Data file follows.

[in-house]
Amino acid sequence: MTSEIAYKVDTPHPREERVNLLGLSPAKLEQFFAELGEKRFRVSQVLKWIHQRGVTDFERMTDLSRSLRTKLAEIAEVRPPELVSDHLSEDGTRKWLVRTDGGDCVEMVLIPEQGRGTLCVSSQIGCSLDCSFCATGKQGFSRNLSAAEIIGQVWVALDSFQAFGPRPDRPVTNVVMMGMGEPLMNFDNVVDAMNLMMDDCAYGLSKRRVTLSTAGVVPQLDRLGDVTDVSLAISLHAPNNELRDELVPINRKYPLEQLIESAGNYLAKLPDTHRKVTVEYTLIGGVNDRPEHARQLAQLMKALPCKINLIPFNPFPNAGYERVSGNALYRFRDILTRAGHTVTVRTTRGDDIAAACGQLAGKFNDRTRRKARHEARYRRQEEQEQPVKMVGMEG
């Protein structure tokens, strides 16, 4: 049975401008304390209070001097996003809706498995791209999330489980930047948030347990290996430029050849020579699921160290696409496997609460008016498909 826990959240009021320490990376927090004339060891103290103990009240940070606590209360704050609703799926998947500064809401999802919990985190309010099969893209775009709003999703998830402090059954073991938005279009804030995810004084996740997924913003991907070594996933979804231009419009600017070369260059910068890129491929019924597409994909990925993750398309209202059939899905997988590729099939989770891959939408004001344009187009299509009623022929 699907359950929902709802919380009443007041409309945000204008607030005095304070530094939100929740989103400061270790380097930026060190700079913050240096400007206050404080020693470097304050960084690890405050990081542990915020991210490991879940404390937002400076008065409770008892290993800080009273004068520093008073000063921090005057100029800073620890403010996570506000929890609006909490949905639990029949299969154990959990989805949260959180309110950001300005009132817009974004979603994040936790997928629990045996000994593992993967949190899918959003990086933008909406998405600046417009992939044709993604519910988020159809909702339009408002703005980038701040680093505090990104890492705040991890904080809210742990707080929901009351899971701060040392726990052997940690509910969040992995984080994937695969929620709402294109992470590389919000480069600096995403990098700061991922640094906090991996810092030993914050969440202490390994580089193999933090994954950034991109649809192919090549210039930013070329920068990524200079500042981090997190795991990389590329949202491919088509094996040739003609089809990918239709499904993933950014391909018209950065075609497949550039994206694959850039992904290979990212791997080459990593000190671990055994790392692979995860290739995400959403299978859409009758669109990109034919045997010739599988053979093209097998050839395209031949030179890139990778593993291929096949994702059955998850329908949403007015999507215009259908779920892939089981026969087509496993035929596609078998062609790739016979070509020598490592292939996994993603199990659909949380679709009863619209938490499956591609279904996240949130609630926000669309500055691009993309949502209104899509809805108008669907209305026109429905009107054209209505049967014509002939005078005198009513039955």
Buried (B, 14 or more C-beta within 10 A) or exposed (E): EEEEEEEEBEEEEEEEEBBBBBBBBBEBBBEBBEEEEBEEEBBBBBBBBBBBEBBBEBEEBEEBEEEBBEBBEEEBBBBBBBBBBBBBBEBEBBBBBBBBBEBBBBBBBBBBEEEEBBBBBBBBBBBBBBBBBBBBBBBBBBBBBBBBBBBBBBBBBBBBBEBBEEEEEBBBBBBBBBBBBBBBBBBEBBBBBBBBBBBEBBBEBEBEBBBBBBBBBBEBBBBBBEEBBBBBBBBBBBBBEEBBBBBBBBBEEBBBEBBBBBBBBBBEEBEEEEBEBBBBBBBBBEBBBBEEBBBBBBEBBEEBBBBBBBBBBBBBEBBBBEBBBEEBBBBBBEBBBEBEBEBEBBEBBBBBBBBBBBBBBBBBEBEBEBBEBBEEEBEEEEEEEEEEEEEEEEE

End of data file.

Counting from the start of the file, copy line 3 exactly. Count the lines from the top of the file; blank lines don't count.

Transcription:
């Protein structure tokens, strides 16, 4: 049975401008304390209070001097996003809706498995791209999330489980930047948030347990290996430029050849020579699921160290696409496997609460008016498909 826990959240009021320490990376927090004339060891103290103990009240940070606590209360704050609703799926998947500064809401999802919990985190309010099969893209775009709003999703998830402090059954073991938005279009804030995810004084996740997924913003991907070594996933979804231009419009600017070369260059910068890129491929019924597409994909990925993750398309209202059939899905997988590729099939989770891959939408004001344009187009299509009623022929 699907359950929902709802919380009443007041409309945000204008607030005095304070530094939100929740989103400061270790380097930026060190700079913050240096400007206050404080020693470097304050960084690890405050990081542990915020991210490991879940404390937002400076008065409770008892290993800080009273004068520093008073000063921090005057100029800073620890403010996570506000929890609006909490949905639990029949299969154990959990989805949260959180309110950001300005009132817009974004979603994040936790997928629990045996000994593992993967949190899918959003990086933008909406998405600046417009992939044709993604519910988020159809909702339009408002703005980038701040680093505090990104890492705040991890904080809210742990707080929901009351899971701060040392726990052997940690509910969040992995984080994937695969929620709402294109992470590389919000480069600096995403990098700061991922640094906090991996810092030993914050969440202490390994580089193999933090994954950034991109649809192919090549210039930013070329920068990524200079500042981090997190795991990389590329949202491919088509094996040739003609089809990918239709499904993933950014391909018209950065075609497949550039994206694959850039992904290979990212791997080459990593000190671990055994790392692979995860290739995400959403299978859409009758669109990109034919045997010739599988053979093209097998050839395209031949030179890139990778593993291929096949994702059955998850329908949403007015999507215009259908779920892939089981026969087509496993035929596609078998062609790739016979070509020598490592292939996994993603199990659909949380679709009863619209938490499956591609279904996240949130609630926000669309500055691009993309949502209104899509809805108008669907209305026109429905009107054209209505049967014509002939005078005198009513039955």